Society for Social Work and Research

Sixteenth Annual Conference Research That Makes A Difference: Advancing Practice and Shaping Public Policy
11-15 January 2012 I Grand Hyatt Washington I Washington, DC

24P Patterns of Adoption Service Needs and Service Use: Propensity Score Matching of Adoptive Families In Kinship Adoption and Non-Kinship Adoption

Friday, January 13, 2012
Independence F - I (Grand Hyatt Washington)
* noted as presenting author
Minli Liao, MA, Doctoral Student, University of Illinois at Urbana-Champaign, Urbana, IL
Background and Purpose: Families adopting children from public foster care encounter lifelong challenges, difficulties, and struggles (Barth & Miller, 2000; Dhami, Mandel, & Sothmann, 2007). Existing studies consistently indicates post-adoptive families express a wide variety of formal service needs and informal service needs; however, research also shows the usage rate of these services is lower than we might expect (Brooks, Allen, & Barth, 2002; Festinger, 2006). Given that little is known about the reason for low service usage rate, it is essential to explore the patterns of adoption service needs and service use among different types of adoption. This study aims to explore the patterns of caregivers' perceived service needs and use between kinship adoption and non-kinship adoption.

Methods: Data for the study comes from the 2008 Post-Permanency Project collected eight years after the adoption finalization in Illinois. Kinship caregivers (n=370) and non-kinship caregivers (n=77) were assessed concerning how the family and children fared since the adoption/guardianship was finalized. Propensity Score Matching (PSM) in Stata 10.1 with Greedy matching (caliper=.25) was used to balance mean differences in the characteristics of children and families in kinship and non-kinship adoption. After matching, the previous significant differences in the child's age, permanency type, caregivers' age, caregivers' gender, education, and household between the two groups diminish. Multivariate post-matching analysis was applied to the matched sample of 114 families. It is hypothesized that kin caregivers express more service needs, face more unmet needs, and have less social support than non-kin caregivers.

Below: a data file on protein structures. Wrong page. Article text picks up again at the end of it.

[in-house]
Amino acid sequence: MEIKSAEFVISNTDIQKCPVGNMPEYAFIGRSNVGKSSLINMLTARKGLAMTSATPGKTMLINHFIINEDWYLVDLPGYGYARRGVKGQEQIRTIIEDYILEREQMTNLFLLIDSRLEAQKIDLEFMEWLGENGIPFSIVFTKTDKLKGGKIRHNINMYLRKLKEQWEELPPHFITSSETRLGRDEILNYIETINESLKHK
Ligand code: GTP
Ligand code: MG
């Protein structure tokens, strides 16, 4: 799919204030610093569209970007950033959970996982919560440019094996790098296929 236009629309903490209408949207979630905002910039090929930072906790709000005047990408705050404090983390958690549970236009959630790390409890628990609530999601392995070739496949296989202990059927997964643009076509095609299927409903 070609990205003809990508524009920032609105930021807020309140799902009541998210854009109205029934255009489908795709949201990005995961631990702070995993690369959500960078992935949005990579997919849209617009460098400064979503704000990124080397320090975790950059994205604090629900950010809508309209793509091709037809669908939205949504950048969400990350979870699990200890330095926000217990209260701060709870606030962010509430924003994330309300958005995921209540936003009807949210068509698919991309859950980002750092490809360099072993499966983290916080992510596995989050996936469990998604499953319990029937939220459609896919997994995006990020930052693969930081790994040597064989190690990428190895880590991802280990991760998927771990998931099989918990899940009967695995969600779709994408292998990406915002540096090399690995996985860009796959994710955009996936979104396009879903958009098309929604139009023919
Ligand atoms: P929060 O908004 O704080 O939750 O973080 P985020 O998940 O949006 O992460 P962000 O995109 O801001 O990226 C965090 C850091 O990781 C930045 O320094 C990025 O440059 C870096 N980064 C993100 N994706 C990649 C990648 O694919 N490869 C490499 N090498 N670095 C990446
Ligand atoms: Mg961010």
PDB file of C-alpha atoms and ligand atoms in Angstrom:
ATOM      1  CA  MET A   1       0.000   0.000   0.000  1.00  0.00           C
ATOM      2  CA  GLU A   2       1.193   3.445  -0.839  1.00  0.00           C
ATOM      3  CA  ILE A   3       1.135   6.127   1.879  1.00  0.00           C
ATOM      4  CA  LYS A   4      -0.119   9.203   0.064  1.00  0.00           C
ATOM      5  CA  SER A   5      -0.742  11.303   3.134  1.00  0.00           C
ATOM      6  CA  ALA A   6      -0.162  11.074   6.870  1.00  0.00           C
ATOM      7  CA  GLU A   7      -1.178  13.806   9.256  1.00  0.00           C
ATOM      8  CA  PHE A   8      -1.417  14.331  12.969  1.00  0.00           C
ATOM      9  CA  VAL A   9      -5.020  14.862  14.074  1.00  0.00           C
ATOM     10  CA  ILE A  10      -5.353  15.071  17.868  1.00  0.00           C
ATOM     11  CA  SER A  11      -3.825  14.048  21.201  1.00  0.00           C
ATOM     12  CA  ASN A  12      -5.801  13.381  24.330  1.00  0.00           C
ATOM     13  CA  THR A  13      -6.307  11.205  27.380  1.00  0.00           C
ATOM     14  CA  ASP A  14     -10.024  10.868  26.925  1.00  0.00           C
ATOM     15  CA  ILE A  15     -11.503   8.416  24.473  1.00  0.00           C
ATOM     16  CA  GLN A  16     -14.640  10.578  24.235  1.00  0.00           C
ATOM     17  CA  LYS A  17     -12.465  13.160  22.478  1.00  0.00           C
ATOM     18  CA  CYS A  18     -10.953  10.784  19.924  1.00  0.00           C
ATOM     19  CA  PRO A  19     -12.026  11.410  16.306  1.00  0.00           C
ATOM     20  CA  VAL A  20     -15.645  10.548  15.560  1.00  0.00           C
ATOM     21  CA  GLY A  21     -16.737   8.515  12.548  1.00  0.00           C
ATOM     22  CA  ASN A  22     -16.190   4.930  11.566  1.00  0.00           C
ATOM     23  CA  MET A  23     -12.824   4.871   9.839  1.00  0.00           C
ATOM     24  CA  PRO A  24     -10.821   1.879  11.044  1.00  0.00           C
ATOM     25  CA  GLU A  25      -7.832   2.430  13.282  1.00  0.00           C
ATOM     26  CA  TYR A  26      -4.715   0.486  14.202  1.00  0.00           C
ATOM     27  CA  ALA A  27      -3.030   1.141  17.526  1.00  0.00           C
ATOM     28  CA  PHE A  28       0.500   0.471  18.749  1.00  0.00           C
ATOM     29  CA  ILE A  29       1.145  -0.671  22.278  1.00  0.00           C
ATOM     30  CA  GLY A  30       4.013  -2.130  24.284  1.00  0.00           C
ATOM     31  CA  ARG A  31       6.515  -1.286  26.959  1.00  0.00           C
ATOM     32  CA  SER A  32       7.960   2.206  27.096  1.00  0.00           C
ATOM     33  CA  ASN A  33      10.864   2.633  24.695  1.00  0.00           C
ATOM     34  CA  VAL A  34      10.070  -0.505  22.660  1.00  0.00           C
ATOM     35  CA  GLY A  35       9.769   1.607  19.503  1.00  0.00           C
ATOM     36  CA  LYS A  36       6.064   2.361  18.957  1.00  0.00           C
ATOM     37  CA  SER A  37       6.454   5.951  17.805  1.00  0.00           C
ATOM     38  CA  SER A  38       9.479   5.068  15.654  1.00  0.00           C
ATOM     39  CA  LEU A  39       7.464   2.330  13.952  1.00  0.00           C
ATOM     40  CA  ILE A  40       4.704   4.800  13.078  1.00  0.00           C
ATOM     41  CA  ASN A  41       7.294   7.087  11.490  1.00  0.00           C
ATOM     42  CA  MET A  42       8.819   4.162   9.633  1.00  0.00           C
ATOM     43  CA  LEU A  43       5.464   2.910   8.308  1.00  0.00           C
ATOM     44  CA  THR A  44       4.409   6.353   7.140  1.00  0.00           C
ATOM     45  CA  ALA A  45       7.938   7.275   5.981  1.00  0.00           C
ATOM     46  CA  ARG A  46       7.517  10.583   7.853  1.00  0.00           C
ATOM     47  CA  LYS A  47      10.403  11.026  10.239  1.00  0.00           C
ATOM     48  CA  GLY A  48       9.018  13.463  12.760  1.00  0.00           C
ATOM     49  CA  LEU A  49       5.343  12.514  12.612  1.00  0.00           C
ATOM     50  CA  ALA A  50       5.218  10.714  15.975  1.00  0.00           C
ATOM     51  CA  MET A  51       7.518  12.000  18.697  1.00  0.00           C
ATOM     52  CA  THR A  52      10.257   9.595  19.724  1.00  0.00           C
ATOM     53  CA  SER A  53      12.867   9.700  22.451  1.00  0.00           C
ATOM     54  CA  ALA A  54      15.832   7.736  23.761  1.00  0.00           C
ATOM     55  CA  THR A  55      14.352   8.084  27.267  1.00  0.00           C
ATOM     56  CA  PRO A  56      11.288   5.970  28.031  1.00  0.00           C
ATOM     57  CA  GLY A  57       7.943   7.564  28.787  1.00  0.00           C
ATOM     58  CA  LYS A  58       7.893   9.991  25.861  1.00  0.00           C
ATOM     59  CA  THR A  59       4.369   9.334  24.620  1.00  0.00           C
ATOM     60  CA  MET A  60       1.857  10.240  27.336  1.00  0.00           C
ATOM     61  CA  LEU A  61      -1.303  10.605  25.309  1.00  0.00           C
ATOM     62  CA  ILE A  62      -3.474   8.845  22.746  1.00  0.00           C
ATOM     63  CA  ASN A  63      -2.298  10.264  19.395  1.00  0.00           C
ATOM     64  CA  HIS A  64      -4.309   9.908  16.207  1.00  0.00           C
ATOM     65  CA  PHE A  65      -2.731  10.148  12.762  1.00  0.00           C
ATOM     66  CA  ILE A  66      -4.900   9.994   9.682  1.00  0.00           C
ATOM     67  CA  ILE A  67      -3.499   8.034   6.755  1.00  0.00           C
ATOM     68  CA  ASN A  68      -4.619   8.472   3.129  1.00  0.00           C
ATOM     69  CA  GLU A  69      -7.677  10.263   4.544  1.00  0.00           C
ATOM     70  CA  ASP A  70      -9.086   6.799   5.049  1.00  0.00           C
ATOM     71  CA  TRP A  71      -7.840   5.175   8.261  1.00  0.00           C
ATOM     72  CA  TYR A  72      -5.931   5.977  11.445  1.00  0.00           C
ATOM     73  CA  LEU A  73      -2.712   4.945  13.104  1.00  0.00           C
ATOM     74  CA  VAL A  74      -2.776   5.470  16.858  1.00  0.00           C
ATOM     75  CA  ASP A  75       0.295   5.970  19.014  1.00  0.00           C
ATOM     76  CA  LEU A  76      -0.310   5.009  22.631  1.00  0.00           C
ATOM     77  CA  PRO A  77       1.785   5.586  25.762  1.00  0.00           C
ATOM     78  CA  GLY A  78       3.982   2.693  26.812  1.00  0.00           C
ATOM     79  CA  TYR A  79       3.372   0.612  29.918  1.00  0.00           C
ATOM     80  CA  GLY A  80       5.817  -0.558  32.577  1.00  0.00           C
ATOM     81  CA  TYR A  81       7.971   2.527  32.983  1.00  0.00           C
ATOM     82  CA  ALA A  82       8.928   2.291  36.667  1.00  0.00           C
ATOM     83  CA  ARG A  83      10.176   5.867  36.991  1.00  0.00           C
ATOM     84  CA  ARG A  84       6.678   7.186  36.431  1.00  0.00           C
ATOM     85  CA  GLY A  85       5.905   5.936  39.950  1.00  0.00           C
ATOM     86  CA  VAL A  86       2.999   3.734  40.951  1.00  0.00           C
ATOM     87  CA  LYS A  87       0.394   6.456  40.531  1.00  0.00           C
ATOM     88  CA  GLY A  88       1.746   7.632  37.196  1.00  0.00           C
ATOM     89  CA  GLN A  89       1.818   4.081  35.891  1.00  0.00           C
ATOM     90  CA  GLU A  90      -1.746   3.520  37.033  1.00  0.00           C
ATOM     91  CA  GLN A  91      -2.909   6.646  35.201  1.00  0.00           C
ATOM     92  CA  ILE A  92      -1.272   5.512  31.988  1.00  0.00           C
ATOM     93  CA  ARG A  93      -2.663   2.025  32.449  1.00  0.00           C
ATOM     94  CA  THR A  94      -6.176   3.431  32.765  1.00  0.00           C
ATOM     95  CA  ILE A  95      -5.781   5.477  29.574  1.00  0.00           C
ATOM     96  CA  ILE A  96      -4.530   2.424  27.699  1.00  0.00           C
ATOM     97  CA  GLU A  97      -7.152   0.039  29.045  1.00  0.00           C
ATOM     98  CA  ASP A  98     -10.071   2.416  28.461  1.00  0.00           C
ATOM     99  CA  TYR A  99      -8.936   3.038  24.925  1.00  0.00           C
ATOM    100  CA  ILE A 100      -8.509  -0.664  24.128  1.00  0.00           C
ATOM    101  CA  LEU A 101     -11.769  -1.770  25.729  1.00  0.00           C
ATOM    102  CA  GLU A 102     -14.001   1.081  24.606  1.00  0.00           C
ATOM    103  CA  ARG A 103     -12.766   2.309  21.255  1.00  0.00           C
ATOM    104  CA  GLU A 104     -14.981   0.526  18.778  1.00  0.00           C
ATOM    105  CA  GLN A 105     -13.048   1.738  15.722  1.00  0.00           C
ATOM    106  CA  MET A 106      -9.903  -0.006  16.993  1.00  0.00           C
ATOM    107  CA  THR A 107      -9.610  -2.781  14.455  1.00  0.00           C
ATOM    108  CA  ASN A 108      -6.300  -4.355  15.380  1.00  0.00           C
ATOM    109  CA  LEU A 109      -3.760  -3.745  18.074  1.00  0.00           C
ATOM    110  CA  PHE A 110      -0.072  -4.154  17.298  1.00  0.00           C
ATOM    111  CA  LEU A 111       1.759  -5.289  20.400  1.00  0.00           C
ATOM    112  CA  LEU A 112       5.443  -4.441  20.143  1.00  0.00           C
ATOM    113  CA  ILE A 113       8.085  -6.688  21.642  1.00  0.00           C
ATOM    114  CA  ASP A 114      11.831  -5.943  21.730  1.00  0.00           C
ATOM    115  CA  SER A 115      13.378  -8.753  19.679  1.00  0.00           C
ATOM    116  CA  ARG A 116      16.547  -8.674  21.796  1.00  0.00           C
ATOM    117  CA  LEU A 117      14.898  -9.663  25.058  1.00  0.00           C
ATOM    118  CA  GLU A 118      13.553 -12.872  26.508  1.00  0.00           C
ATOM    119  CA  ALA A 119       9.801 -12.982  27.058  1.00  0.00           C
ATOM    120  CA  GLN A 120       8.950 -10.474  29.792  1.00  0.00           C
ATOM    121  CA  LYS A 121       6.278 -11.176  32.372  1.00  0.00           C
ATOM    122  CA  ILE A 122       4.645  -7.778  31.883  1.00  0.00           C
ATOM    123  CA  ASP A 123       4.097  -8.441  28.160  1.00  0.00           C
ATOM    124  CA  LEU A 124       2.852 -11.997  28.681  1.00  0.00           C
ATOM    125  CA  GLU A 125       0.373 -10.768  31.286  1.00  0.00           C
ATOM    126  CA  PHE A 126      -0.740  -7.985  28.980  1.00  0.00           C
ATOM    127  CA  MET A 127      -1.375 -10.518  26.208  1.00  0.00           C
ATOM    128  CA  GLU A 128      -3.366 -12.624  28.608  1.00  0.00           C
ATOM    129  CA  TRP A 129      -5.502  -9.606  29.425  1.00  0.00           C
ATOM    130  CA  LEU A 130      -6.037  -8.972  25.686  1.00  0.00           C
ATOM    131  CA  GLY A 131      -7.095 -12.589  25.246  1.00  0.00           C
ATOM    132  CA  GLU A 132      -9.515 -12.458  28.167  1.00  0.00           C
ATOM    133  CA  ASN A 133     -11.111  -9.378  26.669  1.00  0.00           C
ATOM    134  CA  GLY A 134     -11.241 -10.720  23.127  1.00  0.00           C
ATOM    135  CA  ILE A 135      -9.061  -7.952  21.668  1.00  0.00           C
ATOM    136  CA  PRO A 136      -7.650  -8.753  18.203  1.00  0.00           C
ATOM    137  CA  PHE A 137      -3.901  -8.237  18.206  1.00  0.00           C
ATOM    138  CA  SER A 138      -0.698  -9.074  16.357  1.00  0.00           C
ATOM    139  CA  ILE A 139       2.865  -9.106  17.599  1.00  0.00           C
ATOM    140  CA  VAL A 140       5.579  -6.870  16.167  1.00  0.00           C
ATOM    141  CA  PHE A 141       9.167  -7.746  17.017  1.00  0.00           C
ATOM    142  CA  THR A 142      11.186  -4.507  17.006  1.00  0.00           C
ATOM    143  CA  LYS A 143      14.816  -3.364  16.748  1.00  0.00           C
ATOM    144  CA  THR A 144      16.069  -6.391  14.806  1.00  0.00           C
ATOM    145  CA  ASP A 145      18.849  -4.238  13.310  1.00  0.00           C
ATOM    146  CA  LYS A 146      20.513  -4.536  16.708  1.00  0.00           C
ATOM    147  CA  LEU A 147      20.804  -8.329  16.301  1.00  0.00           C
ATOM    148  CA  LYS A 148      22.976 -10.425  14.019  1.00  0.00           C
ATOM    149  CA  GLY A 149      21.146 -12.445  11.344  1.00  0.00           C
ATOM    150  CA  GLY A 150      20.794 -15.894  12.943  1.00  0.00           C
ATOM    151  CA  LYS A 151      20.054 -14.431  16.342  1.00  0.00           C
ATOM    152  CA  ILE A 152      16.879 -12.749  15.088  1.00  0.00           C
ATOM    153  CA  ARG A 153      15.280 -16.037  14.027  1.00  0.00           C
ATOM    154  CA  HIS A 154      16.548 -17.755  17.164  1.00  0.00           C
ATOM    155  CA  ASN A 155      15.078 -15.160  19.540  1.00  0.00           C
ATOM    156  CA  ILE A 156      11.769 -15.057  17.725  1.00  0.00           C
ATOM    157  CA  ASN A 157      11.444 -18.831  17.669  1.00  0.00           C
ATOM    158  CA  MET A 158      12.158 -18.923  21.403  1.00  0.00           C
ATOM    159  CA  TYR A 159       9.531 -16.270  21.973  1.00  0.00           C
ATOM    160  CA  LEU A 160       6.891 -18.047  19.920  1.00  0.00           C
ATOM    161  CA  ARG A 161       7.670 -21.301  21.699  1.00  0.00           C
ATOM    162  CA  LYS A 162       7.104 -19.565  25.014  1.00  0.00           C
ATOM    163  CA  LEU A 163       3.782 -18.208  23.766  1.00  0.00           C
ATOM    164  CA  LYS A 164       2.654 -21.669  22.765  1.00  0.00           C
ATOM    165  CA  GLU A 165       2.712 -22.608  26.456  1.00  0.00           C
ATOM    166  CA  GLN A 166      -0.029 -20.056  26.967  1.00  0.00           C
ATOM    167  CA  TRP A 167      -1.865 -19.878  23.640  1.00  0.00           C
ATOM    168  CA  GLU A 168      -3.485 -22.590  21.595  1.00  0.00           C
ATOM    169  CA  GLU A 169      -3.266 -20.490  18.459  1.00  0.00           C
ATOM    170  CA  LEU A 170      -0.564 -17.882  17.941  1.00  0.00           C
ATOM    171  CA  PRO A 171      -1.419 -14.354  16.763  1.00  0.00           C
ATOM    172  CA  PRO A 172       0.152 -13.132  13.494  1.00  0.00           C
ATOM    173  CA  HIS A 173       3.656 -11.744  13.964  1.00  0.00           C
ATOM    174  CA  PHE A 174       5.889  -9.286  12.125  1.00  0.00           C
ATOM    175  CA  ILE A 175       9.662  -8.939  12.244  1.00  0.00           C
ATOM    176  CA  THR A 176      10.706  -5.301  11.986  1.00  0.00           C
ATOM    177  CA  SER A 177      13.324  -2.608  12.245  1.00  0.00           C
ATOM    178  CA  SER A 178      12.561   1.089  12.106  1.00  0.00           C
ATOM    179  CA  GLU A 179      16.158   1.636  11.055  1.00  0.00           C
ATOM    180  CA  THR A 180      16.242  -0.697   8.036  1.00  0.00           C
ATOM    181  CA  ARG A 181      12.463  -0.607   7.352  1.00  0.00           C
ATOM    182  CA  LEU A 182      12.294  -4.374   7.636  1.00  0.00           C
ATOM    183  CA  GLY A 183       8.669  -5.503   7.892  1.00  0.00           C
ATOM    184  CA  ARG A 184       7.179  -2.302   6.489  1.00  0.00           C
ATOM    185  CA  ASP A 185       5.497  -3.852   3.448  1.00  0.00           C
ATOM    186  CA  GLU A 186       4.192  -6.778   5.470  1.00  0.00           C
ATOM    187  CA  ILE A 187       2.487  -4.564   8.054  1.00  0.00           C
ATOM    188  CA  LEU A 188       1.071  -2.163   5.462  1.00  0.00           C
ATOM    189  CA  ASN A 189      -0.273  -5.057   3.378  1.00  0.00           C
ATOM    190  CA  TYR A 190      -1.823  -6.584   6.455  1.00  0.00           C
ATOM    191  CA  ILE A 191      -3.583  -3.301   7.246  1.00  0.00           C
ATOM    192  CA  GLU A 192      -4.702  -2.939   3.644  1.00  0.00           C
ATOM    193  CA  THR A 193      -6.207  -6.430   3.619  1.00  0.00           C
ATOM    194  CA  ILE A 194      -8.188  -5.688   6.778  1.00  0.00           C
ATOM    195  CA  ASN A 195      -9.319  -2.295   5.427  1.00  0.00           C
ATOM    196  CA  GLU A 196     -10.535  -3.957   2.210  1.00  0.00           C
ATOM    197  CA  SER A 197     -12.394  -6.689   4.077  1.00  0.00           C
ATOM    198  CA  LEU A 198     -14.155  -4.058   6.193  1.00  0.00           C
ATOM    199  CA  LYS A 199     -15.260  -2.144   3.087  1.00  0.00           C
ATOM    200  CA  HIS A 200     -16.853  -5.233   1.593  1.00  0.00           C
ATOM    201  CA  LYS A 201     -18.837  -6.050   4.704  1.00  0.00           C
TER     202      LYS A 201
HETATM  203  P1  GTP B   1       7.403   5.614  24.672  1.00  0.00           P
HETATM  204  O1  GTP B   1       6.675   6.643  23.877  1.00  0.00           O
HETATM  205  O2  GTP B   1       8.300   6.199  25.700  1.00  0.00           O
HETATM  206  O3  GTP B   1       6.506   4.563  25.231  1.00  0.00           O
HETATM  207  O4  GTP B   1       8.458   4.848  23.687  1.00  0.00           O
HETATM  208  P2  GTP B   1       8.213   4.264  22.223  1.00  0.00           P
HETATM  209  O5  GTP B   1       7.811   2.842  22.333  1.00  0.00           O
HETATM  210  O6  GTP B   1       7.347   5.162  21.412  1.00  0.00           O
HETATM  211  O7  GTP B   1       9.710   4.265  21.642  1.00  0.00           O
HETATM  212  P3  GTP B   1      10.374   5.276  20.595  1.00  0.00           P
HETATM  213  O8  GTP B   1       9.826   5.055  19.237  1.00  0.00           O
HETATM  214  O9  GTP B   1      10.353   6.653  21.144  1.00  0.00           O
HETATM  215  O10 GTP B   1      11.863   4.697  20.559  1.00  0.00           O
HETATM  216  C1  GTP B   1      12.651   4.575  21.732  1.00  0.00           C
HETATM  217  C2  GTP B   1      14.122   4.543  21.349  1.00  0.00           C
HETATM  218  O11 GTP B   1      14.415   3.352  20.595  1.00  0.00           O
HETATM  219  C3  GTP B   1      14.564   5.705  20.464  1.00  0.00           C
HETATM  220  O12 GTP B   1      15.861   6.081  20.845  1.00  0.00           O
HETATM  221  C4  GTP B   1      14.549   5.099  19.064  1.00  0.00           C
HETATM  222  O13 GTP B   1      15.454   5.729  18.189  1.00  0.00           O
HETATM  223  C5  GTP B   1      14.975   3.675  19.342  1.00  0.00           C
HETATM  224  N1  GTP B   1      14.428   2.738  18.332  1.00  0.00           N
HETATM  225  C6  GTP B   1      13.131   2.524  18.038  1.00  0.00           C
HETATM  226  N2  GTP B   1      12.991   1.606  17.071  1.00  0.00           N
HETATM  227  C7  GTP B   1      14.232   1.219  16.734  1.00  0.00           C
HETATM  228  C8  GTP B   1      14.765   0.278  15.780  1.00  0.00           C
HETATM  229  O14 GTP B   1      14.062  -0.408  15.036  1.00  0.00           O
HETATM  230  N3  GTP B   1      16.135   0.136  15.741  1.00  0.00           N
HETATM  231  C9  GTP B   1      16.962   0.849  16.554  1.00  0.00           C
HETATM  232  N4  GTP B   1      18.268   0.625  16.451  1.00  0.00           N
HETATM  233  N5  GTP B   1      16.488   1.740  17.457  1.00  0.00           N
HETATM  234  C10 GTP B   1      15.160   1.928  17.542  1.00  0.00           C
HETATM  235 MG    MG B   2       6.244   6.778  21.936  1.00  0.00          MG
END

Results: Post-matching analysis indicated that kin caregivers expressed a lower number of service needs than non-kin group (t=1.46, p=.05). Kin caregivers expressed fewer clinical service needs than non-kin caregivers (OR=.5, p=.05), but showed no differences in needs for health and general services. Surprisingly, kin caregivers were less likely to inform adoption agencies of any service needs than the non-kin group (OR=.2, p<.05), though there was no significant difference between the two groups in trying to obtain their unmet service needs. Additionally, kin caregivers tended to have a decreased likelihood of successfully obtaining those services they tried to get compared to the non-kin group (OR=.36, p<.05). After controlling for marital status, level of education, and SES, kin adoptive parents had a significantly lower amount of social support than non-kin adoptive families (t=2.37, p<.05).

Conclusions and Implications: Previous research shows that the adoption services had a low use rate without any differentiation among various types of adoption. This study adds to the knowledge by disentangling the service needs and use between kin and non-kin adoption by comparing two statistically equivalent groups. The findings indicate that kin caregivers are less aware of service needs, have less motivation to seek professional help, and are less likely to obtain services if they seek them out than non-kin caregivers. Given that less social support is available to the kinship adoptive families; adoptive services should be made more accessible to the kin caregivers. Designing and delivering more active outreach service might be effective to enhance the service use rate.